Also: fascist nuns?
2/18/2023: Ivalu (2022): **1/2
Gorgeous but almost completely inert. It’s completely tell not show, with portentous flashbacks and a raven serving as a spirit guide to the mystery of a lost sister. Lost Inuit sister. The movie addresses an uncomfortable, difficult topic; maybe better not to use the easy tropes.
The original graphic novel didn’t hide the tragedy behind folklore, either. That’s a better choice.
2/18/2023: Heroes of the East (1978): ***1/2
Absolutely spectacular martial arts scenes, some of the best I’ve ever seen. Lau Kar-leung outdoes himself in a never-ending demonstration of the finer points of Chinese vs. Japanese styles. Even the training sequences stand out: in particular, the drunken master training is lovely. Gordon Liu mimics Lau Kar-leung‘s drunken master (great cameo) perfectly, showing us why drunken master is a useful style by removing the deception from the movements. So cool.
Pity about the disjointed plot. About halfway through we completely lose track of the comedic war of the sexes in favor of the fights. It’s fine, because the fights really are that cool, but Yumiko deserves more than a five second reconciliation.
2/19/2023: The Hitch-Hiker (1953): ****
Ida Lupino takes a true story and carves it down into one of the tautest, most human noirs you’re ever going to see.
Her economy and skill is impressive. It starts at the beginning, where she wastes no time in showing us exactly who the villain is. The only time the action pauses is when she gives us a long look at a dead passenger. It’s a statement about the danger level of the story; we can’t expect any mercy here.
There’s also the choice to make the captives both men. Yeah, that’s how the real story happened, but it wouldn’t have been the first time actual events had been changed for the screen. I think Lupino wanted to avoid allowing her audience to distance themselves; there’s no easy “well, he didn’t want to risk his wife’s life” here. She’s unflinching.
Back to the opening. After the preamble, we get that single perfect shot of William Talman’s Emmett, first in darkness in the back seat of the car, then revealed in all his lumpen glory. It’s effective. So is his terse, clear set of instructions, which keeps the pace of the movie going and informs us audience members that Emmett has done this before and he’s good at it.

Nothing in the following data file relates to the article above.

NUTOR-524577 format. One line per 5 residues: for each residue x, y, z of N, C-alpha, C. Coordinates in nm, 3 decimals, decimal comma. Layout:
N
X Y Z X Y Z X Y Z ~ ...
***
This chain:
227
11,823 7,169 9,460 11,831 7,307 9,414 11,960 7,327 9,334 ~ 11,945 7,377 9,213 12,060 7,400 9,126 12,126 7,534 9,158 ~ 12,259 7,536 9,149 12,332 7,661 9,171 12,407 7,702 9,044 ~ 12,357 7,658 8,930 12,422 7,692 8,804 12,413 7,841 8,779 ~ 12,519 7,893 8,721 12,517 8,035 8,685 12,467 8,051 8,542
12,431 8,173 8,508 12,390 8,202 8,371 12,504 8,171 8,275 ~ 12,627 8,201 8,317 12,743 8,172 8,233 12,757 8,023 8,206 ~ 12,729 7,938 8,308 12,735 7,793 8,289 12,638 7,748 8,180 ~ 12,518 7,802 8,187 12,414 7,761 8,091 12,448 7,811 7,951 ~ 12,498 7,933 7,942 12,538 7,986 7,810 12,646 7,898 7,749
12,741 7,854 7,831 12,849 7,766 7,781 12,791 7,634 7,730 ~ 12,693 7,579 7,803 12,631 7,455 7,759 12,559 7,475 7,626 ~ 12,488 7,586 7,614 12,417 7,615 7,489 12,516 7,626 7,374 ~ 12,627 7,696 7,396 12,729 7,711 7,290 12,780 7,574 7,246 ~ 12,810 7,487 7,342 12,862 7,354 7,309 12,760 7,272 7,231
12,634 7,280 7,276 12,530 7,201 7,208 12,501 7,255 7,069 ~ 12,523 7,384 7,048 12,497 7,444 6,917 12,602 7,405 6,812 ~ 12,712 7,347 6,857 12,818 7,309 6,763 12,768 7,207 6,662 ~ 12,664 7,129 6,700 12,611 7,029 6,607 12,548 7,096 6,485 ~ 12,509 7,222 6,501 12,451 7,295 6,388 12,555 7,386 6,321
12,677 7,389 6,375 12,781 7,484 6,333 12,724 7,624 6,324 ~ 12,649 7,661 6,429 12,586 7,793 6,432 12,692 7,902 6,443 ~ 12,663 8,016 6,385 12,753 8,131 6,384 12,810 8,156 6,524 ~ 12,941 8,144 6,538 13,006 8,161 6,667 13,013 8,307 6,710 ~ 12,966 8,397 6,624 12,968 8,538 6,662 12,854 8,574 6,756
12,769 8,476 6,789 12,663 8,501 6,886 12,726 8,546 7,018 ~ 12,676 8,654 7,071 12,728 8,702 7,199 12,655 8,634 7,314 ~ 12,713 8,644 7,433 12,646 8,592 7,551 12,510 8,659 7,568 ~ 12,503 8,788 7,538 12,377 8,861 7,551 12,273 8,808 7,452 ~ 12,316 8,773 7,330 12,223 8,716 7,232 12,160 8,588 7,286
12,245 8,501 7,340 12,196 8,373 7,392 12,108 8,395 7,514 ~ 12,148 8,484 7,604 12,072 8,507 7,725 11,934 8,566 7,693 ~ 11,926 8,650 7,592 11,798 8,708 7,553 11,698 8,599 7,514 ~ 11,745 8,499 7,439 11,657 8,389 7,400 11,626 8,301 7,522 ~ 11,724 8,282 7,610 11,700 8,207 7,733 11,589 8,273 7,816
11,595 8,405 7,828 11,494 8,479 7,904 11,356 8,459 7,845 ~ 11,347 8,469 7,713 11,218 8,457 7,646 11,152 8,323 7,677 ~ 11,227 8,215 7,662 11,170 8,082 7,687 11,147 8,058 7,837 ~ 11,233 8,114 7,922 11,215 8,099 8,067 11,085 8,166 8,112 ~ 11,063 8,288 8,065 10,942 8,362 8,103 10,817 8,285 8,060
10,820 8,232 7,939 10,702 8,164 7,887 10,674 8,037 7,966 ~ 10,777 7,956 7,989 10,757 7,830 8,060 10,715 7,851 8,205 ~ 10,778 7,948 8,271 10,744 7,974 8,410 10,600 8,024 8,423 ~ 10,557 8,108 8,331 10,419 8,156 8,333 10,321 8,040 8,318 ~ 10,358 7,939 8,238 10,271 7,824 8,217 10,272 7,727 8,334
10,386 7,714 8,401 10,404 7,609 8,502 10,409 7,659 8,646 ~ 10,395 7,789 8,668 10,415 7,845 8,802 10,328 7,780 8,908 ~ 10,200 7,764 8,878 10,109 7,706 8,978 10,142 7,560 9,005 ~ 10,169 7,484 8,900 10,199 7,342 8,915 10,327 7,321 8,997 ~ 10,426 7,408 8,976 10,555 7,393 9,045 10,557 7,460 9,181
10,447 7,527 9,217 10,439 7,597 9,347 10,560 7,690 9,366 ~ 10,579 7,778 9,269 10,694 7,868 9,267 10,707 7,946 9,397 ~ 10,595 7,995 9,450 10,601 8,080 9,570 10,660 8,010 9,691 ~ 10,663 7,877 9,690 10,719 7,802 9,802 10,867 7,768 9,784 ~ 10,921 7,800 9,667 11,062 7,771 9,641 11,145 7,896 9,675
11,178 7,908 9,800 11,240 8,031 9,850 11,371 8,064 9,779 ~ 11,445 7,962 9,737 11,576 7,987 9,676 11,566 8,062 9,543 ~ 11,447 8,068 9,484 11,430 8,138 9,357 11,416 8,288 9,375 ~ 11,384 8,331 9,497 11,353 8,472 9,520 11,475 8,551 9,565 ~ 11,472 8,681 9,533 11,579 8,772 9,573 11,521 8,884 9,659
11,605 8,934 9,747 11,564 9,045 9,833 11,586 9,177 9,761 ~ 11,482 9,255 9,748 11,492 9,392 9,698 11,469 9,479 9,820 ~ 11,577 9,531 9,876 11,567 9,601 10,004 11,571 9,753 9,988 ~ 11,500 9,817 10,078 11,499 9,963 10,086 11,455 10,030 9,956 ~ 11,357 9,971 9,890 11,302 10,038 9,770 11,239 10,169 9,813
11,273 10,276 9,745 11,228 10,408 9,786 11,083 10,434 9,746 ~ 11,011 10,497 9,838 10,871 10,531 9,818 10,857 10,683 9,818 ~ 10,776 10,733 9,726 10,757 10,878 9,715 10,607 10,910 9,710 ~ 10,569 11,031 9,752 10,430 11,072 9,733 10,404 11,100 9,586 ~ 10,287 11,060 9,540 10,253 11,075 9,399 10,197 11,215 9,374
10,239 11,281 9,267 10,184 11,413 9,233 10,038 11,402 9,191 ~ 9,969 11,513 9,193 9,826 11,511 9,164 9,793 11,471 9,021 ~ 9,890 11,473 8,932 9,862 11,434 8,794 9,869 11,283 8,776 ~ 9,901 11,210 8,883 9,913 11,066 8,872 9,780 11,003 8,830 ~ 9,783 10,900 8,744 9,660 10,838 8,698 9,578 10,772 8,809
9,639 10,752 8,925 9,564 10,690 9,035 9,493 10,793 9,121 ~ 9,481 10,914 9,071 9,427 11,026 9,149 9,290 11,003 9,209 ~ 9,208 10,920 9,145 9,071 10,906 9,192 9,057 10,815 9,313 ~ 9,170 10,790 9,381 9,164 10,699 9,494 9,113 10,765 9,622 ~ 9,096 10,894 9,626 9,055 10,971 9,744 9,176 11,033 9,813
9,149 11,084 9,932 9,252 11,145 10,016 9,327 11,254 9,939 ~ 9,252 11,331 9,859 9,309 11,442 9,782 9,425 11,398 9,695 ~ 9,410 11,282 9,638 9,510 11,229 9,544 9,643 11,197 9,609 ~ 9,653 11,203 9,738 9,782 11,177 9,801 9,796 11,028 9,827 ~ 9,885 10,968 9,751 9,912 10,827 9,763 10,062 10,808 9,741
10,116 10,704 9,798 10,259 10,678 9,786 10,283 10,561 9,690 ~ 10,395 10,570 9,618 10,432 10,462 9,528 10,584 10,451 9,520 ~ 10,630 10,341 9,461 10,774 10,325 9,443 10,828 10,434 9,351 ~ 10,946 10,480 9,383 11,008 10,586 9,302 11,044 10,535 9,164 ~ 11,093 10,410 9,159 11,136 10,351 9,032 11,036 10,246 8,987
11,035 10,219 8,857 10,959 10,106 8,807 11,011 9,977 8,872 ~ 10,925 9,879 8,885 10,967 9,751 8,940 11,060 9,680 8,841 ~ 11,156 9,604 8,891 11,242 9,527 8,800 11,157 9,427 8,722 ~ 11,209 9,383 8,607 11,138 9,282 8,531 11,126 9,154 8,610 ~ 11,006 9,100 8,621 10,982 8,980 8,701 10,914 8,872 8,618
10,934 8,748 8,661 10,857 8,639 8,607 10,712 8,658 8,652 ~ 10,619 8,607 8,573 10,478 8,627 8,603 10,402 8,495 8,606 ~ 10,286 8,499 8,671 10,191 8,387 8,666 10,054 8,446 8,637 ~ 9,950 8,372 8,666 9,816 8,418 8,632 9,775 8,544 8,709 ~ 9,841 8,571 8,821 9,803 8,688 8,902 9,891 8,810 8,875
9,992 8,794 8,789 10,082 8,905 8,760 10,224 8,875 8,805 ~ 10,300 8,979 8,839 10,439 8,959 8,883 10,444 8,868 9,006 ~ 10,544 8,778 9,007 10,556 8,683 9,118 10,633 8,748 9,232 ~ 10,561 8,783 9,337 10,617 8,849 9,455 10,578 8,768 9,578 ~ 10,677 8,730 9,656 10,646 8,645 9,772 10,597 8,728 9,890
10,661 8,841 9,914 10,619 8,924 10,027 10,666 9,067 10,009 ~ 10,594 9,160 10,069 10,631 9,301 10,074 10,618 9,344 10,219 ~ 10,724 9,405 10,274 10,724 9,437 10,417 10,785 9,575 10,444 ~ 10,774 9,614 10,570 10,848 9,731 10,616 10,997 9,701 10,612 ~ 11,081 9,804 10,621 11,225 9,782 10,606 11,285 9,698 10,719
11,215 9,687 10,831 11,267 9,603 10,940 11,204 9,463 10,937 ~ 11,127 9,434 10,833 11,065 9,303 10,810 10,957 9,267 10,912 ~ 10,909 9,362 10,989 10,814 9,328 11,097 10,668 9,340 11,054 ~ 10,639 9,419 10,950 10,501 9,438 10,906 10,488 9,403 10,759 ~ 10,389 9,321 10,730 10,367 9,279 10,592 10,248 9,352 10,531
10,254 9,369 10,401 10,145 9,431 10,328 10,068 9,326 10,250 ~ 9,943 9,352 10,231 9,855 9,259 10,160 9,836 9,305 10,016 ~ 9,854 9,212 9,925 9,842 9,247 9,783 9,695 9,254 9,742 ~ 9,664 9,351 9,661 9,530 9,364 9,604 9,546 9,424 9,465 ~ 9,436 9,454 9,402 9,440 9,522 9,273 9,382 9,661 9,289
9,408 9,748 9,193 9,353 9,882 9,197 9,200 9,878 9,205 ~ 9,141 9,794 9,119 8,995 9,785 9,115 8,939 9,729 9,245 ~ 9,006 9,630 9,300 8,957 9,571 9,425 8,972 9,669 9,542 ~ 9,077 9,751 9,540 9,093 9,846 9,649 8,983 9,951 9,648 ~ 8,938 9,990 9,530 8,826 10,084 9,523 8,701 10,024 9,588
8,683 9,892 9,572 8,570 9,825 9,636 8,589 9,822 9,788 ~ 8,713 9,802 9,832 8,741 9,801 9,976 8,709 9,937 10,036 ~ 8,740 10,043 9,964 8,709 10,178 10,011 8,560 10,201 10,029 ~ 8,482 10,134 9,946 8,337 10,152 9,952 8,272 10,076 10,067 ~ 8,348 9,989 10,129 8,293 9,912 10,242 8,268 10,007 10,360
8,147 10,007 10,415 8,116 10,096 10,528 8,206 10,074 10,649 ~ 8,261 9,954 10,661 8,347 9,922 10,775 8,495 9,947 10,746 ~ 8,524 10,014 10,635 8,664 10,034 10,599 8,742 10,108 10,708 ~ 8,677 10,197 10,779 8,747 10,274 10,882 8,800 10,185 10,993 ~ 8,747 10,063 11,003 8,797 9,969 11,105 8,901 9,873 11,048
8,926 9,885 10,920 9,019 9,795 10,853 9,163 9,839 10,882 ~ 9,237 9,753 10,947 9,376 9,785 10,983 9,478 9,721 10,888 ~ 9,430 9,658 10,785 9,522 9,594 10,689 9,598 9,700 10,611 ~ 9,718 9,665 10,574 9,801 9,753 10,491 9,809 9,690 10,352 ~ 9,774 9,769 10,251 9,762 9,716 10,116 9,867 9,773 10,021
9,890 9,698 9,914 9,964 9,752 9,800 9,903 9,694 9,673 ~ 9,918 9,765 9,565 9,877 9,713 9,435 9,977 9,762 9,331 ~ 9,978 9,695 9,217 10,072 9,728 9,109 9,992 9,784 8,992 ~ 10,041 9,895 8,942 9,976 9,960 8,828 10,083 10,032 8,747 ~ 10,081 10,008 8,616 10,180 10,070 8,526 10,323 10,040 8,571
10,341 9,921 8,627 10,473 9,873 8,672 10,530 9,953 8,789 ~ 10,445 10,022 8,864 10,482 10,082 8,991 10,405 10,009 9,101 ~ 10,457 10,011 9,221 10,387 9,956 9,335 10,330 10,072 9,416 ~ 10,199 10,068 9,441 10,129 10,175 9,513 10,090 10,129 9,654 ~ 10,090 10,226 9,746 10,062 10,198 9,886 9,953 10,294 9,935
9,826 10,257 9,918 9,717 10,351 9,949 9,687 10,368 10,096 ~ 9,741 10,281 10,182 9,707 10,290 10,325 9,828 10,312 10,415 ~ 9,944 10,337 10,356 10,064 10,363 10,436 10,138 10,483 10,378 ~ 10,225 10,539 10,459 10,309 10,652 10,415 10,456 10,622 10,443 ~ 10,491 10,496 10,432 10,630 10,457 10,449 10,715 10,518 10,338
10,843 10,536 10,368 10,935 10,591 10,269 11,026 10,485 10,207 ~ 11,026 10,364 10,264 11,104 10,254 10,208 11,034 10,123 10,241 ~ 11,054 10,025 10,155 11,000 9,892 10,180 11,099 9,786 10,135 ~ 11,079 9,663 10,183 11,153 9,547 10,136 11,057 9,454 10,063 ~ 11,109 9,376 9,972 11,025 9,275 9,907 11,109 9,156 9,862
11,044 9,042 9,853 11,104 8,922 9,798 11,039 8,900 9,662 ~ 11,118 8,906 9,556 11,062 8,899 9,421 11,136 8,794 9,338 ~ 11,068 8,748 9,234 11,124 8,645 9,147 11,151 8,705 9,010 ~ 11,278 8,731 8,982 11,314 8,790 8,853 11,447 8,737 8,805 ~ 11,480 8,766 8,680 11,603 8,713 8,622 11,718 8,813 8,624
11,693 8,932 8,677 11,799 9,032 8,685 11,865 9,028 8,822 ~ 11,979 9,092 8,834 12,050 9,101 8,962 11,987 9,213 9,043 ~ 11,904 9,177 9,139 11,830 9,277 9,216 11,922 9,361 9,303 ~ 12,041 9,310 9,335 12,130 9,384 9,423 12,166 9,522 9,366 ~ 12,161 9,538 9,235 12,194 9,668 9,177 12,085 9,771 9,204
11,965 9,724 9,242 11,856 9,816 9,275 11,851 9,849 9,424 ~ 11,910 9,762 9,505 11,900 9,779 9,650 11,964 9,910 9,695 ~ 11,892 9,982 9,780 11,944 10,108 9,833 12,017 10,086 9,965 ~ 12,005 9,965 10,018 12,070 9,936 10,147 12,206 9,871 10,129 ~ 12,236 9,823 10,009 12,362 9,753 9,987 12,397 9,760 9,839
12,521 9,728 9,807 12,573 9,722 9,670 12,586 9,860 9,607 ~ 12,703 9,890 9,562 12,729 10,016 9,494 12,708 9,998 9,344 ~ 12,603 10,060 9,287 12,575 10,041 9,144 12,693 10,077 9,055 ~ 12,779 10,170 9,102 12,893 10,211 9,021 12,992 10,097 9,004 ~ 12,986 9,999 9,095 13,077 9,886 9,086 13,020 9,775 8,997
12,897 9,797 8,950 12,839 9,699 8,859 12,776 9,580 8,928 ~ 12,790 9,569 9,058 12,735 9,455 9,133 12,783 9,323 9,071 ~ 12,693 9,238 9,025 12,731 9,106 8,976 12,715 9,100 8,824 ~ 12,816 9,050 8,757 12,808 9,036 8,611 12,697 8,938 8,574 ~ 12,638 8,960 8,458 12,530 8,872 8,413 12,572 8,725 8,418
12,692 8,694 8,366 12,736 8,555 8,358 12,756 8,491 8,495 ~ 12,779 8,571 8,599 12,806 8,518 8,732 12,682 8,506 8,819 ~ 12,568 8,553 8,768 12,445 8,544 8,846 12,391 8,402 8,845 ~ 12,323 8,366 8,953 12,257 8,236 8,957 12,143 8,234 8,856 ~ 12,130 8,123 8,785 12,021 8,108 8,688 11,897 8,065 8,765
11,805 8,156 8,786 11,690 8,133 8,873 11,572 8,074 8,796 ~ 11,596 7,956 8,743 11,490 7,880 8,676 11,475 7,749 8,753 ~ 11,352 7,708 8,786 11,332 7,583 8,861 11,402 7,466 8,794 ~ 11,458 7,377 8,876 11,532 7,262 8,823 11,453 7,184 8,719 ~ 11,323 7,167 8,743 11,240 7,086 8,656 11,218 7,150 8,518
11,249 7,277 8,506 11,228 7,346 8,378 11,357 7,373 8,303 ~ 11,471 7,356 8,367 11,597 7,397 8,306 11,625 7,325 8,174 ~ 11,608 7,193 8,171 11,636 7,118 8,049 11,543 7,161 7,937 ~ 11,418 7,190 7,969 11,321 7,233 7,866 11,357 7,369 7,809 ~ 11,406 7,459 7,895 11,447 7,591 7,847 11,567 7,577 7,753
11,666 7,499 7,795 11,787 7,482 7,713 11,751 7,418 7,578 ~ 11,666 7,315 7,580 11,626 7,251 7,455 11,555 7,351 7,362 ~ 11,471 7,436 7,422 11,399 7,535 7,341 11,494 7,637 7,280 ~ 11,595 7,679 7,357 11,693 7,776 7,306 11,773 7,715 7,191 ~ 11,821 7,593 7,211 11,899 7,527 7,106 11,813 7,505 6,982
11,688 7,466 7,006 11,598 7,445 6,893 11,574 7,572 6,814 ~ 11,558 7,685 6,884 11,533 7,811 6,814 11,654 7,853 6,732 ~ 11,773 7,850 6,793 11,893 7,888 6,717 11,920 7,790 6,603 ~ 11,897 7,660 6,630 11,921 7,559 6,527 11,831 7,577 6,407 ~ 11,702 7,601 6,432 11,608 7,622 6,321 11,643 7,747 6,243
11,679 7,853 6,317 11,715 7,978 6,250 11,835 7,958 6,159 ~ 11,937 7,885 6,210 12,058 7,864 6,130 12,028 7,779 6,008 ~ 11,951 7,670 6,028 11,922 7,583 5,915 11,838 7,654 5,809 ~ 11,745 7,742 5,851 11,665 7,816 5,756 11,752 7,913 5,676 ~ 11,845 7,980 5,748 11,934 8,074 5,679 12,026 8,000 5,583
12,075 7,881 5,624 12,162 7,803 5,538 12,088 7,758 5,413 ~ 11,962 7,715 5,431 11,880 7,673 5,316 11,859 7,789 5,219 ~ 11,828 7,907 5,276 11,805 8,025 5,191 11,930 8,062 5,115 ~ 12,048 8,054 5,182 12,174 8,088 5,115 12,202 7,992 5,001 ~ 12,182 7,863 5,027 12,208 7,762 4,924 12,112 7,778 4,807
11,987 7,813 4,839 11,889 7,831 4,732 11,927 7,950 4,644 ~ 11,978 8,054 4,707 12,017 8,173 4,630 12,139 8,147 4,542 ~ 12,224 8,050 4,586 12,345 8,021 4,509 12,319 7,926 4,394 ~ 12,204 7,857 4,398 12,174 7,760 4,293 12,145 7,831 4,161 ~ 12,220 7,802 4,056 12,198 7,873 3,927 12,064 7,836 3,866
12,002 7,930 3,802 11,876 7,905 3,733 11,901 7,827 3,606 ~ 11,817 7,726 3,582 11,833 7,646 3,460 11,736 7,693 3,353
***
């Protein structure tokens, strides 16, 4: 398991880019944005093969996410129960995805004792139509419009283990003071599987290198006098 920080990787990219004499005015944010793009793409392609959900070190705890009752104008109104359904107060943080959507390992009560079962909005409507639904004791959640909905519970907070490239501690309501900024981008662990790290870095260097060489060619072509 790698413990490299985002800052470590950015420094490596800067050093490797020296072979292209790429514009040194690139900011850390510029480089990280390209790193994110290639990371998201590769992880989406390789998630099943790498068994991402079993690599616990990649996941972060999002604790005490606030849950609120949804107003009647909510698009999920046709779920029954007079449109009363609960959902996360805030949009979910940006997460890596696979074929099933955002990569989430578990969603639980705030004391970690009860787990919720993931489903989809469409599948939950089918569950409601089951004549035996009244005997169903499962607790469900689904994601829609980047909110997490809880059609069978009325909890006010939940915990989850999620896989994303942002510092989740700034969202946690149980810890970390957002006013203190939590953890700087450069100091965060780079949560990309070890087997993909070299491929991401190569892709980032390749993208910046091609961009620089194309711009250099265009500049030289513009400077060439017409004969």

There’s a lot of that doubly effective work in here. We see it again in the filling station scene, with the dog howling in the darkness. It’s a way to build tension because we already saw Emmett react badly to noise earlier. He might do anything, and in fact he does — yet another signifier of ruthlessness. But it’s also a distraction to him, and that gives one of his captives time to drop a clue.
It’s fascinating to me how often Lupino pairs Emmett’s reactions with ours like that. You couldn’t make a bad guy the viewpoint character back in 1953, and she doesn’t ask us to empathize with him, but she sure nudges us into his shoes a lot.
Consider the lack of subtitles. Emmett doesn’t speak Spanish. There aren’t any subtitles in the Spanish-speaking scenes of the movie. We’re sharing ignorance with Emmett throughout the movie, and that puts us just a little closer to him.
We also don’t learn that much about Collins and Bowen, the captives. One has kids. One’s a white collar worker, and the other is blue collar. We don’t even learn why they lied to their wives about where they were going, which is an odd little note to add with no payoff. Except that the payoff is a reminder that they’re not the viewpoint characters.
We don’t learn a ton about Emmett, but he’s the one who tells us a bit about his childhood. Lupino, with her typical understanding of the underdog, gives us more insight into him than we get into the other two.
She’s really such a humane filmmaker. It’s 1953, and every Mexican in this movie is as competent as you’d expect from someone in their respective positions. It’s Mexicans finding the clues that lead to the finale. When the American cops suggest a trick to keep Emmett from getting wary, the Mexican commander gets it immediately and does his job well.
All that packed into a B movie that was shot on a low budget in less than a month. We didn’t deserve Ida Lupino but I’m glad she persevered anyhow.